Joe Garone grew up in Denver, Colo., and began his NASCAR career as a crew chief for Rick Carelli in the Southwest Tour and Winston West Series.
But eventually Garone headed off to the greener, more NASCAR-laden pastures of Charlotte, N.C.
Garone spent a decade in Charlotte, working for Bill Elliott Racing, Cal Wells' PPI Motorsports, Michael Waltrip Racing and NASCAR, setting up and running its research and development center and heading up its officials division. In 2006, furniture store magnate Barney Visser decided to start a Sprint Cup team and he was going to do it his way, a maverick operation based in his hometown of Denver. He asked Garone to become Furniture Row Racing's first crew chief.
"I can tell you a lot of people, and I can't say I wasn't with them when Barney Visser wanted to run it out of Colorado, that we might just be crazy," Garone said.
The advantages to having a team in the Charlotte area are numerous, led by a deep pool of talent from executives to fabricators to crew members to hire. It's superior from a logistical standpoint, too, particularly for a one-car team, with engine, chassis and other component suppliers. But the major obstacle in setting up shop away from Charlotte is convincing people to sell their homes, pack up and move to Denver, where they're putting all their eggs in one basket. Lose your job and you want to stay in NASCAR, you've got to repeat the moving process in reverse.
"In the beginning as we were building [the team], it was an issue," Garone said. "You have to prove yourself. But not everybody wants to live in the same place, Colorado is an option, a different environment and state, and as performance comes to a race team, it gets easier and easier. The better you perform, the more people knock on your door."
Garone became Furniture Row's general manger in 2007. It's been funded by Visser's unique dual role as owner and sponsor, but it's primarily Garone's baby. He's guided it through those first steps and nurtured it. At Darlington on Saturday night, in FRR's second full season,
"For our organization, obviously, it means everything," Garone said. "We've been [for] six years building this team and literally started from scratch. It's been a long road. After the second or third year, we started realizing we can compete in Cup, we can do a good job, get ourselves in position to win races."
Smith joined the team in 2009. He'd started his Cup career in 2007 with Bobby Ginn's team, running seven races, and was part of the package when Ginn merged with DEI. He drove in 34 races in 2008 for DEI and was Cup's Rookie of the Year, but further downsizing by the team left him unemployed at the end of the season.
Smith didn't have a top-10 in 41 starts at that point, but Garone and Visser saw something in him and signed him in January. Smith drove in 18 races in 2009 and all 36 last year, finishing 28th in points.
Smith had his first top-10 at the Daytona 500 in February and Darlington was his first top-5.
"There's been so many ups and downs for my career, so many points where you think, 'Man, what am I doing? What's the next move?' I think it's obvious now the best thing that happened to me was the end of '08 season [when] I didn't have a ride ... got hooked up with Barney and Joe and Furniture Row Racing."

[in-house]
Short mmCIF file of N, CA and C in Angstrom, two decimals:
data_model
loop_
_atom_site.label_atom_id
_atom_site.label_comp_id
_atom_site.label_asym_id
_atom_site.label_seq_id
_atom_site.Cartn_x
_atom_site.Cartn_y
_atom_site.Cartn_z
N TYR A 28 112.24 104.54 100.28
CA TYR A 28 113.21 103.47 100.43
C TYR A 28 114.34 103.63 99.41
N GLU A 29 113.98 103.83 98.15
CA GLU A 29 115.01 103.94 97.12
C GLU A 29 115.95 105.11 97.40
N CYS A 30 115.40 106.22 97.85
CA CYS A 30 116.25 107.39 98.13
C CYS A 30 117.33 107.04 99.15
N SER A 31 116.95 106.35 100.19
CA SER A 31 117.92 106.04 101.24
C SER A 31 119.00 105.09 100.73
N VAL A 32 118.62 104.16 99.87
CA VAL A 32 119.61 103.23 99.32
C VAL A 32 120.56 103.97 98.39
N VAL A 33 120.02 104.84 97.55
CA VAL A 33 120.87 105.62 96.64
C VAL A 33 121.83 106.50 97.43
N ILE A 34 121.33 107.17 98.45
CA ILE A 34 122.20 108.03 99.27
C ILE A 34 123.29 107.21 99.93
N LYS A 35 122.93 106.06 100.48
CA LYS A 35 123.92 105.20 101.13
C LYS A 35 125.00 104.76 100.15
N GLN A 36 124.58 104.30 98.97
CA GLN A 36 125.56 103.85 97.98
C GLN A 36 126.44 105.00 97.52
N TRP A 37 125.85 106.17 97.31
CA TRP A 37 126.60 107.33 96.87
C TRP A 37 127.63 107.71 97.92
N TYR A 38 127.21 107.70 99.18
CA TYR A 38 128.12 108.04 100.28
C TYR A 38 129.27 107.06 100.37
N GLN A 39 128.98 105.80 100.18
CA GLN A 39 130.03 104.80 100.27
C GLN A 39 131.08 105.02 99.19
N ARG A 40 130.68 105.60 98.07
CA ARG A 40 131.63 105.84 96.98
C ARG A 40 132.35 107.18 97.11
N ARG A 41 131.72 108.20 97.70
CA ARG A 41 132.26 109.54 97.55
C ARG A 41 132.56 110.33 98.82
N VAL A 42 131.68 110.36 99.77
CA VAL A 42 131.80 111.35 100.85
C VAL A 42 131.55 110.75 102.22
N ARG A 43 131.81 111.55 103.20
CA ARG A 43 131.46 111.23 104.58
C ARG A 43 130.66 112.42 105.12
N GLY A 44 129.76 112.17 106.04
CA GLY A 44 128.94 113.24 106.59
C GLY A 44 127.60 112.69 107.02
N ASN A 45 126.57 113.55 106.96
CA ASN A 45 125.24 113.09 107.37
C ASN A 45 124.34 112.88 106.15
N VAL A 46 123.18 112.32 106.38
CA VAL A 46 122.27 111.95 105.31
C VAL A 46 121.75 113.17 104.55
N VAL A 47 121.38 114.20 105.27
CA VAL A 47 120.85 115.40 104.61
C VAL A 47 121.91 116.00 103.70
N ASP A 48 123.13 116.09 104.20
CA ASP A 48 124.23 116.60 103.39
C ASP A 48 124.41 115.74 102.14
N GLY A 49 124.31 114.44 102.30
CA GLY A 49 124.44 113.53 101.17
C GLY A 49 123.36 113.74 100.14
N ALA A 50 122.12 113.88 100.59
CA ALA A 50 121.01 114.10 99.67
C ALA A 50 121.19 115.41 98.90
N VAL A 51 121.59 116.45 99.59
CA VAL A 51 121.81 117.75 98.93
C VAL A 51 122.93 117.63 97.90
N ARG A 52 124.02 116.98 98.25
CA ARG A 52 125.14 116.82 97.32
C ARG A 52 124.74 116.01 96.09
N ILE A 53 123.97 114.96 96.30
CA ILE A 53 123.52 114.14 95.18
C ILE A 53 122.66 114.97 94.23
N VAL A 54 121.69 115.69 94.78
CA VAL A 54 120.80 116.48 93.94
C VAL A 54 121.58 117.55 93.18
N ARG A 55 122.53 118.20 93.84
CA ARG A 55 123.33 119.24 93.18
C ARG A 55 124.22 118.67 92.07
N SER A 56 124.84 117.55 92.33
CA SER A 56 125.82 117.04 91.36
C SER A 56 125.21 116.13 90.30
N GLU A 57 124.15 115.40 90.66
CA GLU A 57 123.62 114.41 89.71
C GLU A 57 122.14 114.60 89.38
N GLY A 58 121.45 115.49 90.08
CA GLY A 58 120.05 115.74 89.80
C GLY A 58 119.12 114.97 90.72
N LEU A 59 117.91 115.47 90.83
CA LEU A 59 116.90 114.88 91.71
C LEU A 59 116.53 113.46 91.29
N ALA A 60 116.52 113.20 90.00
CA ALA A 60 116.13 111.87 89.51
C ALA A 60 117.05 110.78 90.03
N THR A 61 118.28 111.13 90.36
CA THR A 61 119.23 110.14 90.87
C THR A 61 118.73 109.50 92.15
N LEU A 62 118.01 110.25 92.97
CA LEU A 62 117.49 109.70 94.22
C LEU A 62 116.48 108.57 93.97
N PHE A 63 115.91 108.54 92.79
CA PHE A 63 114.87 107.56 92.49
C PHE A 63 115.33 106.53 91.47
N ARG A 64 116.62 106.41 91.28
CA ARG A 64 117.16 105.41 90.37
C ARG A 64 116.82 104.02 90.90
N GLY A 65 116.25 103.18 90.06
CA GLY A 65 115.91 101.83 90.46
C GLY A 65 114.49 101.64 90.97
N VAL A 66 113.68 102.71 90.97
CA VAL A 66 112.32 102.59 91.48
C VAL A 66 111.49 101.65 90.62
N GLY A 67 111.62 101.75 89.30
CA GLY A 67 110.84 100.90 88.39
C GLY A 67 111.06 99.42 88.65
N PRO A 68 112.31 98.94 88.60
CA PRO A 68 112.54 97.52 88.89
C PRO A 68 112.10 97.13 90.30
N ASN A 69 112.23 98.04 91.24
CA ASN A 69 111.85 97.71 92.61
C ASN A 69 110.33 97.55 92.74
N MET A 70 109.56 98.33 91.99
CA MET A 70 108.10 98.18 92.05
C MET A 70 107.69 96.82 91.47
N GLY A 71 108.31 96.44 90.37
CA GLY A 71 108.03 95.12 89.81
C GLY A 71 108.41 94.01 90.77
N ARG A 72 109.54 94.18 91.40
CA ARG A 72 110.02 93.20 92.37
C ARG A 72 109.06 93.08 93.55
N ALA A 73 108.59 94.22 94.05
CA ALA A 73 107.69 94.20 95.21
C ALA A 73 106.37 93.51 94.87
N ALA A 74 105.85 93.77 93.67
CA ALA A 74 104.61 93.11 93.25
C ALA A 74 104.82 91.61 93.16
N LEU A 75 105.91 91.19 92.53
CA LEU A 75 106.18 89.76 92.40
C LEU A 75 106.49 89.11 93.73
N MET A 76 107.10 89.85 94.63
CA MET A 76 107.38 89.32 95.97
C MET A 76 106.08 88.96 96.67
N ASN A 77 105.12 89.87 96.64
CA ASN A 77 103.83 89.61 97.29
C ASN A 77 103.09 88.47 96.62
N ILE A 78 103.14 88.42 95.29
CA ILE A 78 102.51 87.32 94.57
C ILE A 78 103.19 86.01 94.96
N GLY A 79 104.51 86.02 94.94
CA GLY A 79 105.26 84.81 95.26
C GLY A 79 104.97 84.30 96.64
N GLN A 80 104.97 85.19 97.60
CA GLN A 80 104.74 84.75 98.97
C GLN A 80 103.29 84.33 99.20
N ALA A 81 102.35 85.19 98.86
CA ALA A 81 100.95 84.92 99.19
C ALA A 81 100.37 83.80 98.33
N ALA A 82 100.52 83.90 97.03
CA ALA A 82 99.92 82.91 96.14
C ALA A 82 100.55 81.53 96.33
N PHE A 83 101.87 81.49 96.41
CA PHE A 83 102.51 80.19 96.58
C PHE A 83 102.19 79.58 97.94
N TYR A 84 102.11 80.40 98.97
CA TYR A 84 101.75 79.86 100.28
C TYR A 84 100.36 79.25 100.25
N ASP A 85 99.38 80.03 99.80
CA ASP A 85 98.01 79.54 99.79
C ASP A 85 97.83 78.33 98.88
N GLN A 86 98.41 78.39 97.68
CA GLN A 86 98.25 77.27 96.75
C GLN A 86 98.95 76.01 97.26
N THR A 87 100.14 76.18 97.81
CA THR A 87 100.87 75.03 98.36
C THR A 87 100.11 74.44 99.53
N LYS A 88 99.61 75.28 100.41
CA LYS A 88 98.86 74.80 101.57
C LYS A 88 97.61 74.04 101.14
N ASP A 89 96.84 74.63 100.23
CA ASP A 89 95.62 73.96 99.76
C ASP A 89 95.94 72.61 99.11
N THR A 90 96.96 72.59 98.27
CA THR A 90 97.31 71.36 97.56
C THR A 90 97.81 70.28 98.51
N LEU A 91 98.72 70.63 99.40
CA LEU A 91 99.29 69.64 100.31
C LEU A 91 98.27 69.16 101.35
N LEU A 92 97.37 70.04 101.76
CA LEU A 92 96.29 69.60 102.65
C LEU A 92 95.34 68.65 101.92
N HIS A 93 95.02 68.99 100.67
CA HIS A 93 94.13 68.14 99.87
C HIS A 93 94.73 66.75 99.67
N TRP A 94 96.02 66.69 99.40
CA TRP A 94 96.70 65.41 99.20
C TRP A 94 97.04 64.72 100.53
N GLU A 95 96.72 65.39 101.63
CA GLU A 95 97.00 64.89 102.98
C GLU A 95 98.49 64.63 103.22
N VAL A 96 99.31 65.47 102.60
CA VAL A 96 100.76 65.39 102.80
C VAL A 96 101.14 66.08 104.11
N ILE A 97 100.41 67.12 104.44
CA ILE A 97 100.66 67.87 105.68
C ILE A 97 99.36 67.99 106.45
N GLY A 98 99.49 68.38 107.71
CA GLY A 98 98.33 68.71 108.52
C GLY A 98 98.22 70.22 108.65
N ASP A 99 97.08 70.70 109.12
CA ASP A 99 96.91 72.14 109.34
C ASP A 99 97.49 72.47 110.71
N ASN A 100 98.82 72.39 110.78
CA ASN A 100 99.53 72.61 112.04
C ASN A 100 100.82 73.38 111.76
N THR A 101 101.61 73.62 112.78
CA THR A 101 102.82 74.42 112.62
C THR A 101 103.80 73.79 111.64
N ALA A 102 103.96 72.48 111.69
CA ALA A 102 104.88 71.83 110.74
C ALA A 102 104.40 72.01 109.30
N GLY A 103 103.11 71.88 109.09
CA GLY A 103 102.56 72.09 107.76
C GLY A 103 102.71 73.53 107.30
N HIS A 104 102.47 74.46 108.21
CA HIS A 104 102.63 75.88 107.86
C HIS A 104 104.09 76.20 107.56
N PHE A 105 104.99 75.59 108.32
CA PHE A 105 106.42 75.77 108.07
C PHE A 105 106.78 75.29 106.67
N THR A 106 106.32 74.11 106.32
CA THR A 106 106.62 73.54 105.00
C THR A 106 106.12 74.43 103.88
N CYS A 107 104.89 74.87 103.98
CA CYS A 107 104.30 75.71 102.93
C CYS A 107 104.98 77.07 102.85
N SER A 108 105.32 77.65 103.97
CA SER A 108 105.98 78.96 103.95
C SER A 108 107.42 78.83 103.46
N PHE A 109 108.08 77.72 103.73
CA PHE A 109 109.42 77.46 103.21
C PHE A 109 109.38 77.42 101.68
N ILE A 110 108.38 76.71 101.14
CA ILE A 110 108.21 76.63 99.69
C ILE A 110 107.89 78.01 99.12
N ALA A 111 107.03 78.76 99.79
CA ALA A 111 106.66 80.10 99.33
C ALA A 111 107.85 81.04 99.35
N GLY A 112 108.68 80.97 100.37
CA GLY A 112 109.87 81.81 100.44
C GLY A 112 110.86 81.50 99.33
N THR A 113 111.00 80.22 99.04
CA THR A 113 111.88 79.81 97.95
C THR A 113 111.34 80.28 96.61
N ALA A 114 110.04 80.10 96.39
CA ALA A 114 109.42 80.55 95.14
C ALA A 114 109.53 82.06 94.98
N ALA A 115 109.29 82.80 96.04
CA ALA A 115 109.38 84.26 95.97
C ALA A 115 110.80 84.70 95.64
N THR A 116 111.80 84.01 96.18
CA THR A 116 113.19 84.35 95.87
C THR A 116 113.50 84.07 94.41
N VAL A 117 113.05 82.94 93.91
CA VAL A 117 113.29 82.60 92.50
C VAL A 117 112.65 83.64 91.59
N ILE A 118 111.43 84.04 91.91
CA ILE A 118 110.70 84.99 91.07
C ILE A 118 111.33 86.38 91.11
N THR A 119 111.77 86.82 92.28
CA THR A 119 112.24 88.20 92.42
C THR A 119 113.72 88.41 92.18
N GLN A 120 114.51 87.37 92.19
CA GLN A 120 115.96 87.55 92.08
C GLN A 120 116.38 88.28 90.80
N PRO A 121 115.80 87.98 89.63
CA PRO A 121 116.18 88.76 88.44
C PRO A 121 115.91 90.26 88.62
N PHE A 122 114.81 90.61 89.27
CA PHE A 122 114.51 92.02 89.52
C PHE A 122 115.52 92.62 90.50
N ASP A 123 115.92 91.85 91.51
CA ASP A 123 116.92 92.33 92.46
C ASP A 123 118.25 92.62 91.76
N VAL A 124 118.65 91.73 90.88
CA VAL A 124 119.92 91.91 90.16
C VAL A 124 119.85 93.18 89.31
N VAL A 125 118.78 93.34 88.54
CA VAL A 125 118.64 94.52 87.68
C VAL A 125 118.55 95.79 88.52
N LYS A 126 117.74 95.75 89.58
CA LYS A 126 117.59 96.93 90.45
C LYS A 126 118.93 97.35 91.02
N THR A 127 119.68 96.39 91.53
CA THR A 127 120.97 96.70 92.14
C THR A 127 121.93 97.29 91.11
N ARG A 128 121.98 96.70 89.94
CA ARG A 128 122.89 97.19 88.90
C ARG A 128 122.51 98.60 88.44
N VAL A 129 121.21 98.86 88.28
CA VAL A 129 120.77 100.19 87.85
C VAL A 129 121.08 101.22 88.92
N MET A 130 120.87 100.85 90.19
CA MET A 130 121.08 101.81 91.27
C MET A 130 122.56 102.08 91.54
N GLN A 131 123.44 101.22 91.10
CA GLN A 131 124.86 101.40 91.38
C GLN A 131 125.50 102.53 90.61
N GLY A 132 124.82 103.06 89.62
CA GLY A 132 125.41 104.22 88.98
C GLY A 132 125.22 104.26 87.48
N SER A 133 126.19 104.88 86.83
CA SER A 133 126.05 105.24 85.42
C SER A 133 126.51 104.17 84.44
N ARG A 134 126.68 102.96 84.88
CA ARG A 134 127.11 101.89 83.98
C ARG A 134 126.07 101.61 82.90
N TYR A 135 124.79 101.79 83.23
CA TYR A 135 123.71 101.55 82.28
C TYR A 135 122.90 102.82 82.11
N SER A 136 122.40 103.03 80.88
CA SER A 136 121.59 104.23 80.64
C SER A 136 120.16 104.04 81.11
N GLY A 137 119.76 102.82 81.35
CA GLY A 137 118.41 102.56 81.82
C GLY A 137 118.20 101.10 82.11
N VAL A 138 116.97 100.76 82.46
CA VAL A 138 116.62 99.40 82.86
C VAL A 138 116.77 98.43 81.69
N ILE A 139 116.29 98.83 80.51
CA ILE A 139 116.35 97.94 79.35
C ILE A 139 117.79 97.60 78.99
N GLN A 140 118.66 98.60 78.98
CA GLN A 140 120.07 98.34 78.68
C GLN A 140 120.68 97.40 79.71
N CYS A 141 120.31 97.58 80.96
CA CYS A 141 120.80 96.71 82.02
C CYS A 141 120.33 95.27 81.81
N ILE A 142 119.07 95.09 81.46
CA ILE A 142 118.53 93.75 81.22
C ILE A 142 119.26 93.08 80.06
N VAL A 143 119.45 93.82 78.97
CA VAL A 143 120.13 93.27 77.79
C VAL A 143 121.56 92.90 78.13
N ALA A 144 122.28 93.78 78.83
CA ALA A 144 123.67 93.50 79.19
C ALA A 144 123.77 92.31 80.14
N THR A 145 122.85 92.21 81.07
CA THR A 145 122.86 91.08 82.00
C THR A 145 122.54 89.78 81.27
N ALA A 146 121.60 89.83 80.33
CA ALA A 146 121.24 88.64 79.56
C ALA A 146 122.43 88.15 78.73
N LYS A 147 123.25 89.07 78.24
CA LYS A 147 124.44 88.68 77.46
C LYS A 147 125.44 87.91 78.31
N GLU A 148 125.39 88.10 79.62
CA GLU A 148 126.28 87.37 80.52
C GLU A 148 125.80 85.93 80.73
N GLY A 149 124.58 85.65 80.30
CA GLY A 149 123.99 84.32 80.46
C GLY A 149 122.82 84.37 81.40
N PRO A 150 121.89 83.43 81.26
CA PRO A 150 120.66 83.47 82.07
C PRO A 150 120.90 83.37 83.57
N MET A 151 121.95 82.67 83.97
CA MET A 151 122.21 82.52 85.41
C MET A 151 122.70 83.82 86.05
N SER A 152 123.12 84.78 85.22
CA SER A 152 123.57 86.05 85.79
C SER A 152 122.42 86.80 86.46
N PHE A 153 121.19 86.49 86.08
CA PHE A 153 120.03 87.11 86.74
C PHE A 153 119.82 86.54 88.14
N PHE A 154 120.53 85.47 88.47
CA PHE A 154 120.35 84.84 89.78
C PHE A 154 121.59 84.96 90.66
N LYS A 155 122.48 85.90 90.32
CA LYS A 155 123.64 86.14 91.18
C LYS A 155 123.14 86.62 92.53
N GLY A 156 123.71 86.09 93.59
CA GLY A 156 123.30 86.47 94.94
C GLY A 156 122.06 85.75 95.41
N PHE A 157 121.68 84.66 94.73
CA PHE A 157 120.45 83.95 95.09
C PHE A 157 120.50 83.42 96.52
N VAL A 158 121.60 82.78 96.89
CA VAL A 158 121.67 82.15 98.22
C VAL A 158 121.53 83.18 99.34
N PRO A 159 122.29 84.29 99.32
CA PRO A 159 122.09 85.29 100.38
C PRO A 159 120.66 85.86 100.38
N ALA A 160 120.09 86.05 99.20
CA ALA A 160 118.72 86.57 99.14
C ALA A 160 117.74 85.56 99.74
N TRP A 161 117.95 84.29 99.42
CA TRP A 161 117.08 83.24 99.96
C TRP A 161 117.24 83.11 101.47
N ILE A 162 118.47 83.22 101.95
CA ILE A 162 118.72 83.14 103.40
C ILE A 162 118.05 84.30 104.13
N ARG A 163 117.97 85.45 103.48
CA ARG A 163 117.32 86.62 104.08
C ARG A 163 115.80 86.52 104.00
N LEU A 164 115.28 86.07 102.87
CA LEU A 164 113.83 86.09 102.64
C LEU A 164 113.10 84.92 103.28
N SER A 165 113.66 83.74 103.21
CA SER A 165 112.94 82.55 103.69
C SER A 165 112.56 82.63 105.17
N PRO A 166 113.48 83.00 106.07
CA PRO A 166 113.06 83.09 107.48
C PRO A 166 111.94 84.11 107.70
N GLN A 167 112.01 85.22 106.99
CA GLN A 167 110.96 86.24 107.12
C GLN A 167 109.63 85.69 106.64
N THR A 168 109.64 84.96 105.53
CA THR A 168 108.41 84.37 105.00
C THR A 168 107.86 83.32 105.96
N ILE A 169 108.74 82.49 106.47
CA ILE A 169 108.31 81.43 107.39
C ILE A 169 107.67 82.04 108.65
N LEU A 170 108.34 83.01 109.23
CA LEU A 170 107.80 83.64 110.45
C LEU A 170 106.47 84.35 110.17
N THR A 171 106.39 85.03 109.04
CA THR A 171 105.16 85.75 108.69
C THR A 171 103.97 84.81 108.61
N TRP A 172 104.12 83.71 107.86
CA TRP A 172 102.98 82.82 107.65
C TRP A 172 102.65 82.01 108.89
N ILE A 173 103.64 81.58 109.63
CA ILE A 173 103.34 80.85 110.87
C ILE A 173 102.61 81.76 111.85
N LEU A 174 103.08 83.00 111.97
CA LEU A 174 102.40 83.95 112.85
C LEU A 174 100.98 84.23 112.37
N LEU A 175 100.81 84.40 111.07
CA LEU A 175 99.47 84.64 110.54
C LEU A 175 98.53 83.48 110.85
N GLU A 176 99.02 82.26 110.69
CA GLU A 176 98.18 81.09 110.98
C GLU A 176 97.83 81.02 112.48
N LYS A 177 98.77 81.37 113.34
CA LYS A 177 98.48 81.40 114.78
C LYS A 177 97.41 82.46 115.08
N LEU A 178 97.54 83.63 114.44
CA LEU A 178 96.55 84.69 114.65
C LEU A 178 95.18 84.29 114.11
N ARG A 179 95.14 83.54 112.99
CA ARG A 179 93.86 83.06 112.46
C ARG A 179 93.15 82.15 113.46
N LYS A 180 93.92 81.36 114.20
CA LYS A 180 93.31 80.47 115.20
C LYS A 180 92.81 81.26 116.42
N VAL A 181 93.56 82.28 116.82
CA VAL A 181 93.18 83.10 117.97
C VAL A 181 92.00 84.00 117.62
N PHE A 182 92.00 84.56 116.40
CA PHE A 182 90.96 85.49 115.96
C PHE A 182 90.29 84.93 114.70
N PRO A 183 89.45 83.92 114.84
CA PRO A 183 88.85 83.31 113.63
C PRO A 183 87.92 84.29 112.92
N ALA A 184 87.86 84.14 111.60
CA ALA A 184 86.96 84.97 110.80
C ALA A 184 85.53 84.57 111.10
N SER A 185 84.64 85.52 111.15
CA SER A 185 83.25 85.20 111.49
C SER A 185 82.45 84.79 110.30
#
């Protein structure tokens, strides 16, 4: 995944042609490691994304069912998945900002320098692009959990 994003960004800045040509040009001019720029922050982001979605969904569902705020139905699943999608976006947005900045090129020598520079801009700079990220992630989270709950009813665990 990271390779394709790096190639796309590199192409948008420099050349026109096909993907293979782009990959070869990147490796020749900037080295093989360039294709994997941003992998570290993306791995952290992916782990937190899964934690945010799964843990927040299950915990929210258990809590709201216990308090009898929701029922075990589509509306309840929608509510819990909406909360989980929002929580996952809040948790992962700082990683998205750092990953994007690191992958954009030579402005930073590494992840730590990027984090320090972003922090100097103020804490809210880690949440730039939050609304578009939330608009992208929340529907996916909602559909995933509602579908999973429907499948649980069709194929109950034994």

Smith had an apparent victory taken away by NASCAR at Talladega in the 2008 fall race for passing
"I didn't know if I was every going to get it back," Smith said. "To get it back at Darlington, absolutely it's vindication. Winning here means more to me than that win could have ever meant. With this team, with the hard work, racing out of Colorado, the things that have gone on, everybody said for how long [would Furniture Row last in Cup]? You can't race outside of Charlotte, the 20-mile radius where all the teams are, you can't do it. We've been doing it every week.
"We've been doing it good for a while, but now everybody is going to notice how good we're doing it."
Furniture Row operates in the same manner as other one- or two-car teams, buying chassis and leasing engines from larger organizations.
"As a single-car team, there's no question we're running at top level and you need a partner, or a second car," Garone said. "What we did with RCR, to make the program work, you've got to get yourself on the same equipment. We purchase the chassis from Childress and after they're inspected at the [NASCAR] R&D center, we bring them to Colorado and we build the cars ourselves.
"Our engine program switched from Hendricks to ECR this year. That put us in the loop to put us on the same platform to understand the race car from simulation and other areas.
Visser has invested several million dollars in a seven-post shaker rig, which is in the team's Denver shop, and the team also purchases wind tunnel time with Childress and shares information. They also share some testing data.
"If we run into something that works well, it's something they're welcome to it," Garone said. "The information flow between us is second to none. There's a huge amount of trust. The seven post was a huge investment and we've configured it exactly like RCR's. Apples are apples."
The team would like to get to a second car by next year.
"We would like to get a second car going," Garone said. "Our car is fully funded by our team owner's businesses. We're in a unique position, we can move sponsorships around. We're actively seeking partners to get us to the next level, a two-car team."
Furniture Row can now offer Smith, a Cup race winner, to drive for a new sponsor and switch Visser's companies to hired driver. It opens up options and flexibility that enhances the prospect of funding a second car.
"I don't know how much winning will [help find sponsorship], but it certainly will," Garone said. "The biggest thing about Darling was winning the race answered the question, 'Can you win race outside the North Carolina area?'"